Jacinda Ardern (22:07):

No. No. Look: ultimately there will be of course debate, discussion. That’s what you’d expect in a healthy democracy; that’s what you’d expect in a healthy team. But this is also a team that, as I say, they’re focused on New Zealand. They know their job is to move as quickly as they can, as decisively as they can, and as gracefully as they can.

Speaker 9 (22:27):

Do you accept that you now have now made your team’s job so much harder with this decision?

Jacinda Ardern (22:32):

No. I don’t. The job for them would’ve been hard if they had a leader who didn’t have enough in the tank to take them through.

Speaker 3 (22:40):

Did you seek the counsel of somebody like Helen Clark that has been through this?

Jacinda Ardern (22:45):


Speaker 3 (22:45):

Or did I say John Key who has been through a similar situation?

Jacinda Ardern (22:48):

No. As I say, ultimately I felt it was a decision I had to take responsibility for. That’s not to say I didn’t take the counsel of a small group, but as I say, small, small group, and ultimately my decision.

Speaker 9 (23:03):

What’s been the toughest part of the job?

Jacinda Ardern (23:08):

Probably naming one as a single tough moment when there are so many options. Managing to make progress on all the things that you are there to achieve, while still taking on the challenges of the day. Now, housing is a crisis; child poverty, climate change doesn’t go away just because you have a pandemic, so just continuing to keep up that momentum. But we have, so I’m so proud of that.

Speaker 9 (23:38):

Are you comfortable with the state that you’re leaving New Zealand in?

Jacinda Ardern (23:43):

Yes. It is not an easy time. There are struggles out there for many, absolutely. There is much work to be done, absolutely. But have I given all I can to put us in the best possible position? I have, and I know that, hand on heart. Claire?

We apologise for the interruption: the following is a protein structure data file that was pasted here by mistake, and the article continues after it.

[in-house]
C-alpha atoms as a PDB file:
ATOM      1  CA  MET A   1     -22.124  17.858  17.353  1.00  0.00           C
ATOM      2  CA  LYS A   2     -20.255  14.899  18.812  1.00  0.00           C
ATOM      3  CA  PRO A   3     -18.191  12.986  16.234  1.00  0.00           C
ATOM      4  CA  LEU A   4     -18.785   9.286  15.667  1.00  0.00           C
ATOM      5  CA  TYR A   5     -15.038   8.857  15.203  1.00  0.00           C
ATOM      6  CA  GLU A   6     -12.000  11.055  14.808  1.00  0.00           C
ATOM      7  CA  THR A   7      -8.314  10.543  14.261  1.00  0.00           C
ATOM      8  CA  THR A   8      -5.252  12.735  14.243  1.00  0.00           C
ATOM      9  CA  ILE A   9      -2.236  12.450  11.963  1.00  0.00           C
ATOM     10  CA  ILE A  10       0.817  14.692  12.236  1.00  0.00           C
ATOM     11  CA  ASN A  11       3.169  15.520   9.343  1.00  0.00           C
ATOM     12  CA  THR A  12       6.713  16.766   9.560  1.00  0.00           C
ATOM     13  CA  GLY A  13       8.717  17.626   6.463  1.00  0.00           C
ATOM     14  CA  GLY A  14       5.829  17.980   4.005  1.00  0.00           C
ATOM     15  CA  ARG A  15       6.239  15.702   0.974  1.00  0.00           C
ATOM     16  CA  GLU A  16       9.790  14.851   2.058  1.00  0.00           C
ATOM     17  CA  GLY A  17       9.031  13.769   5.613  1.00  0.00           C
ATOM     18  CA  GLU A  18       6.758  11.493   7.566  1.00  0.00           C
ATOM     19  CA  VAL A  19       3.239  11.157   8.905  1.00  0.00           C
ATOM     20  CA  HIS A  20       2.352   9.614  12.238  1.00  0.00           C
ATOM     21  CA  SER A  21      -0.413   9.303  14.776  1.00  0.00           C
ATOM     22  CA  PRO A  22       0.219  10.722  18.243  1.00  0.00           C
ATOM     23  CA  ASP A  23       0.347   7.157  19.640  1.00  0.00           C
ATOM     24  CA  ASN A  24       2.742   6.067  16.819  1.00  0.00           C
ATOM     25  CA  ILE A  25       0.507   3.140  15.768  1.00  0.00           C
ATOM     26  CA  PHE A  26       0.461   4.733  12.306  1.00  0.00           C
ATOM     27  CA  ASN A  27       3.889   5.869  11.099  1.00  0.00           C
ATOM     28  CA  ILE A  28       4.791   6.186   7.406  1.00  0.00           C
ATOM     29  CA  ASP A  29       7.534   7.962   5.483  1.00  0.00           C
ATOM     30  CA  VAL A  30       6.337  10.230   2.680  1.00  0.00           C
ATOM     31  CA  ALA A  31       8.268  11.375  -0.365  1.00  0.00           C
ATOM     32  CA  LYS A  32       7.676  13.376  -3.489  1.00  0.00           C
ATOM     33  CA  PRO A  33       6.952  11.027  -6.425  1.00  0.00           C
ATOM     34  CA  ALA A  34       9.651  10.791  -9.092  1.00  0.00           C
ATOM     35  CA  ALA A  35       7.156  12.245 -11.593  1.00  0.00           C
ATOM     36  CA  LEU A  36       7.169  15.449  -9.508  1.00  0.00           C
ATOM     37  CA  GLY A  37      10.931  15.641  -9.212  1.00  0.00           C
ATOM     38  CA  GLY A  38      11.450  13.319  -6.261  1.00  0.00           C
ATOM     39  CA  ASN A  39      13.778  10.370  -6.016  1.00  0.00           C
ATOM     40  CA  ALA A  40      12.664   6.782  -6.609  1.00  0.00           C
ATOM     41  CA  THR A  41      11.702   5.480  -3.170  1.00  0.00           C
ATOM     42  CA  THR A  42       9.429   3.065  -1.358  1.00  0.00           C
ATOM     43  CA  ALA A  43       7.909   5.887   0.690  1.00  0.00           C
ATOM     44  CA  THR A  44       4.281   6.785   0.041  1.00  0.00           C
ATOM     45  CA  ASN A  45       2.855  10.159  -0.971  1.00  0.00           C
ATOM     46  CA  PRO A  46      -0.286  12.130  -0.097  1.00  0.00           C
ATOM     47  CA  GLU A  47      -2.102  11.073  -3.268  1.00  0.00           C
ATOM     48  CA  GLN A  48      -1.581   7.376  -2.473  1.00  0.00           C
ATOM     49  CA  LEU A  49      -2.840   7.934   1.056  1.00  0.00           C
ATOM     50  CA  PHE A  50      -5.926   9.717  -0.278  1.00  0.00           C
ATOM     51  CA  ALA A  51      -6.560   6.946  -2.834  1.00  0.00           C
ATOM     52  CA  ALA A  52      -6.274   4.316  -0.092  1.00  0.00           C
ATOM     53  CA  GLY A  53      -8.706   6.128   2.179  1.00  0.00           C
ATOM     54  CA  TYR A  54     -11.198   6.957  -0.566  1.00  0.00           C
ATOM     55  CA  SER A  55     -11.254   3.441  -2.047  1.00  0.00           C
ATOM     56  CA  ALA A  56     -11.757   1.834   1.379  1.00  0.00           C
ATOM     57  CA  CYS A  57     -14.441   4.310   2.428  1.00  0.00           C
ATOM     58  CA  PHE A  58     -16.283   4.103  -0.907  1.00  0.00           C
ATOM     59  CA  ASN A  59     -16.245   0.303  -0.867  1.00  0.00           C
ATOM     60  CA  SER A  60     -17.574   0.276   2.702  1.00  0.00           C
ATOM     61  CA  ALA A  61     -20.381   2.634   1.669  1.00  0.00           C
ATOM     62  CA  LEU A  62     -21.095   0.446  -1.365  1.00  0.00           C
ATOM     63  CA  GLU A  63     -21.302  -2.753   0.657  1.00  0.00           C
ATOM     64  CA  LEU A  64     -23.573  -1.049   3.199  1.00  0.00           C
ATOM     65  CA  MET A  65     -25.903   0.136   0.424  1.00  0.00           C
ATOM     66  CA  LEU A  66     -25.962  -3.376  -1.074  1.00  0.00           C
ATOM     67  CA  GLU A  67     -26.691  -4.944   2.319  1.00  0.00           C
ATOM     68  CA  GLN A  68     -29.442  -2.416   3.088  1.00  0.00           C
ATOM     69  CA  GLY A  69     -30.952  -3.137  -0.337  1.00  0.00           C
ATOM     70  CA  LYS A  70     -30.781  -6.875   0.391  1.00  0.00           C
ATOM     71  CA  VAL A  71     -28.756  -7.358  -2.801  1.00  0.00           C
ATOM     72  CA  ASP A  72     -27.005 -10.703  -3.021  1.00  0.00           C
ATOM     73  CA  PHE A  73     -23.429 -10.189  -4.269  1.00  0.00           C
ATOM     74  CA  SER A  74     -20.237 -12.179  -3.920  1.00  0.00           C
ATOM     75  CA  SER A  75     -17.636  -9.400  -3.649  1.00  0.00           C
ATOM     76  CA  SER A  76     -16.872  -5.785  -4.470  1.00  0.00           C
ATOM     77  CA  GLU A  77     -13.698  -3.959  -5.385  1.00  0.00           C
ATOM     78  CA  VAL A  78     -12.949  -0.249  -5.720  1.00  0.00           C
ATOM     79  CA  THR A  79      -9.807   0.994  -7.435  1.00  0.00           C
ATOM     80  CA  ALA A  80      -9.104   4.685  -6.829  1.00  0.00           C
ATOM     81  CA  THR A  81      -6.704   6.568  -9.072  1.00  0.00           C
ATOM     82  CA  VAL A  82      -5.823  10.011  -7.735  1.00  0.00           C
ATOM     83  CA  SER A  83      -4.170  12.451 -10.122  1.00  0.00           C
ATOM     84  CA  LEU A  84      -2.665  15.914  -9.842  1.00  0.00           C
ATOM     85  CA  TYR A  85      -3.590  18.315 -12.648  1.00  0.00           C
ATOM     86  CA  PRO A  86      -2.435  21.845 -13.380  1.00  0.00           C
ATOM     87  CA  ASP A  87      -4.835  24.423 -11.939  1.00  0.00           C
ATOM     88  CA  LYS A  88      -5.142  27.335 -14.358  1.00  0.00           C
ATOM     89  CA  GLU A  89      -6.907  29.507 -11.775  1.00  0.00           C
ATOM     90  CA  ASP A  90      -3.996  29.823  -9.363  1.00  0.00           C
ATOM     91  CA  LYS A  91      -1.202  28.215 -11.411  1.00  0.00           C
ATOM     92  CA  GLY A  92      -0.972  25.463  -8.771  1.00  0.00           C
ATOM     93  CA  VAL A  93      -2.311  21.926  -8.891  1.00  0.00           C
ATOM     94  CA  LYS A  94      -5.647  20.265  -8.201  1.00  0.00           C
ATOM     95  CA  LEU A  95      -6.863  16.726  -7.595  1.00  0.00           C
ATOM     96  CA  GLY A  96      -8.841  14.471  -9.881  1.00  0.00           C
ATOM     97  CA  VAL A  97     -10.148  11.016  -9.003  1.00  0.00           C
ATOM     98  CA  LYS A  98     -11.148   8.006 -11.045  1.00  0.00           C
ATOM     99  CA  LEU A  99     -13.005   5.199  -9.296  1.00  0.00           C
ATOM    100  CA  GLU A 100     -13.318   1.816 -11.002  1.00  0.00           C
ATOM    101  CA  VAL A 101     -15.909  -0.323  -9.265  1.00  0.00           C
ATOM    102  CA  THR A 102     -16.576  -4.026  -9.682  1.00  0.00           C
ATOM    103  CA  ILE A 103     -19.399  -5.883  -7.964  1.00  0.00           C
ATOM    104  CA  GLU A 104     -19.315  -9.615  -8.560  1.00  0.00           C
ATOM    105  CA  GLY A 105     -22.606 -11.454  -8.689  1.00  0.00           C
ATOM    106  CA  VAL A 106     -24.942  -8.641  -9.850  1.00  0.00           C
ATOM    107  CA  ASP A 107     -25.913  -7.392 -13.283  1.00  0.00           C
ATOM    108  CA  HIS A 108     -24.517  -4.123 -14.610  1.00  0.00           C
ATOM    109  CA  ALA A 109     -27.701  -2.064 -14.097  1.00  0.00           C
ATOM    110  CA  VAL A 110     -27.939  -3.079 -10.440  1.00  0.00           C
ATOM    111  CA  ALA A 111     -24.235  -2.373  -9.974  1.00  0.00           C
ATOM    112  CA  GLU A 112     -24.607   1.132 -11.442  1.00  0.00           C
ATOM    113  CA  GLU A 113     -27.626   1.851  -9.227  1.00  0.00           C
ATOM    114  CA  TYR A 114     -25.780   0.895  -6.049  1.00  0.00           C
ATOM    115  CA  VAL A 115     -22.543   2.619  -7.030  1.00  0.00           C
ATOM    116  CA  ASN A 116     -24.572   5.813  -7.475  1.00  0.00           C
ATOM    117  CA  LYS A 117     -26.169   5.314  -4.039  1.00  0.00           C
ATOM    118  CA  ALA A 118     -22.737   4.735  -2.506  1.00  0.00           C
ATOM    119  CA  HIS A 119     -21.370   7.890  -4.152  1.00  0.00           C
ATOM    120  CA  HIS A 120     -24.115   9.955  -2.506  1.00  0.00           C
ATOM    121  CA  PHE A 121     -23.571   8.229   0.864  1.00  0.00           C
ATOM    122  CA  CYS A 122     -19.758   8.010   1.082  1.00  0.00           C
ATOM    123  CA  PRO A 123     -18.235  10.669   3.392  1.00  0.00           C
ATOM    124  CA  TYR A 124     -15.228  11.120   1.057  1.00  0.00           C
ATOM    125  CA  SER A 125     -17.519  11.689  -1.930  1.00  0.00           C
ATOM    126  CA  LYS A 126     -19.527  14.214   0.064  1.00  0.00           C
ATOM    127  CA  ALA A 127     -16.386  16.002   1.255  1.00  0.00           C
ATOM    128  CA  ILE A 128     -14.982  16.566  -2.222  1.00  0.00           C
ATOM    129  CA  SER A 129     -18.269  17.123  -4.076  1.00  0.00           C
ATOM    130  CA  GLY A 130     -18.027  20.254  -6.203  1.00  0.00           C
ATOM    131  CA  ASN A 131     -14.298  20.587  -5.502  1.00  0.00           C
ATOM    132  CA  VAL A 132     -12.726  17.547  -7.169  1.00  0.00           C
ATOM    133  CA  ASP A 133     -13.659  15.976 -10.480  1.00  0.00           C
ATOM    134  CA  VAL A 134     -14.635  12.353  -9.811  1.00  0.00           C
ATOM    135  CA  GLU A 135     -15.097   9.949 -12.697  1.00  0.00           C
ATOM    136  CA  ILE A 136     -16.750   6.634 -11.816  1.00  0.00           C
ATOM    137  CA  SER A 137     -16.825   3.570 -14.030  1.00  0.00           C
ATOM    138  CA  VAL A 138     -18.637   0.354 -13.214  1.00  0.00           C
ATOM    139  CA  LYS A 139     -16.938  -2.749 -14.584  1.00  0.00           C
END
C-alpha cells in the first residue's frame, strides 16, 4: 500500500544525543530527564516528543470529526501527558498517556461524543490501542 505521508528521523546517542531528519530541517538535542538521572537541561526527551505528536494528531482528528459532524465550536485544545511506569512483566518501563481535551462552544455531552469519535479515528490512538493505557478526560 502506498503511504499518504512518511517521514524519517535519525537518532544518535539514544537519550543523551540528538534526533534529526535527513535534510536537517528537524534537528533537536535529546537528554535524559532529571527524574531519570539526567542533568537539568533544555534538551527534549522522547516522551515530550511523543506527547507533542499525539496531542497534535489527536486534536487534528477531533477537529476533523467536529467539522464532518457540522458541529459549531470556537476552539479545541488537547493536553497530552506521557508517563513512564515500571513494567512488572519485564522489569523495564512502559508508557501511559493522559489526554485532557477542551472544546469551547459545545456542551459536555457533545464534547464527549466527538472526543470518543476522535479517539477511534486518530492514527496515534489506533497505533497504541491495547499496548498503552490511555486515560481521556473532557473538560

Jacinda Ardern (24:00):


Clare (24:00):

[inaudible 00:24:01] time and place in which you made your final decision?

Jacinda Ardern (24:05):

No, there hasn’t been a singular moment. As I say, nearing the end of the year, I thought I really need to give myself the summer to really consider whether or not I have what it takes to continue. Once I realized that I didn’t, I knew unfortunately there wasn’t much alternative other than to handover now. I did give some thought as to whether or not there was a way to complete the term, but our system just simply doesn’t work like that, and that is what it is. Perhaps I’ll take a final two questions. Amelia and then-

Amelia (24:36):

[inaudible 00:24:39]?

Jacinda Ardern (24:38):

Oh, I haven’t… To be honest, haven’t finalized some of those plans. As you’ll see, I’ve said that I anticipate that I will resign and the new Prime Minister will be sworn in by the 7th of February. Depending on the process, that could be earlier, so that’s something that I’ll work through with the new leader. Mark?

Amelia (25:00):

[inaudible 00:25:02]?

Jacinda Ardern (25:02):

Look, again, similar answer. I’ll work that through. Mark?

Speaker 2 (25:06):

When you became Prime Minister 2017, you probably didn’t expect to deal with a lot of things you ended up dealing with.

Jacinda Ardern (25:12):

I didn’t expect to be Prime Minister either.

Speaker 2 (25:12):

In the hindsight, what are the traits that it takes to make a good Prime Minister?

Jacinda Ardern (25:20):

This is my view, and it is perhaps not a commonly held one, but the top of my list would be empathy. Unless you can at least work to comprehend the experience of others, very hard to deliver solutions and respond to crises without that starting point. So that’s been a really important principle for me, empathy, and I think we have to be willing to reject some of those old characteristics as well. If you ask someone of my generation what they believe a politician to be and to name some of the traits, I doubt that they would list kindness, I doubt that they would list empathy, but I hope the next generation does.

Speaker 12 (26:17):

I just want to ask about, was there a best day that you had in the job or one moment that you can [inaudible 00:26:18]-

Jacinda Ardern (26:18):

There’s been so many of those, and I don’t want to lose sight of that. Moments where I’ve just felt so proud. The progress that we’ve made on climate, standing in the Parliament and speaking on zero carbon legislation, making the change to our public holidays to bring in Matariki. Standing at [inaudible 00:26:44] on [inaudible 00:26:45], and seeing that we are making progress and taking on some really big challenges head on. Seeing that we’re making progress on child poverty. Those have all been incredibly important moments for me. I couldn’t list one, and so I wouldn’t want this last five and a half years to simply be about the challenges. For me, it’s also been about the progress. I think we’ll call it a day.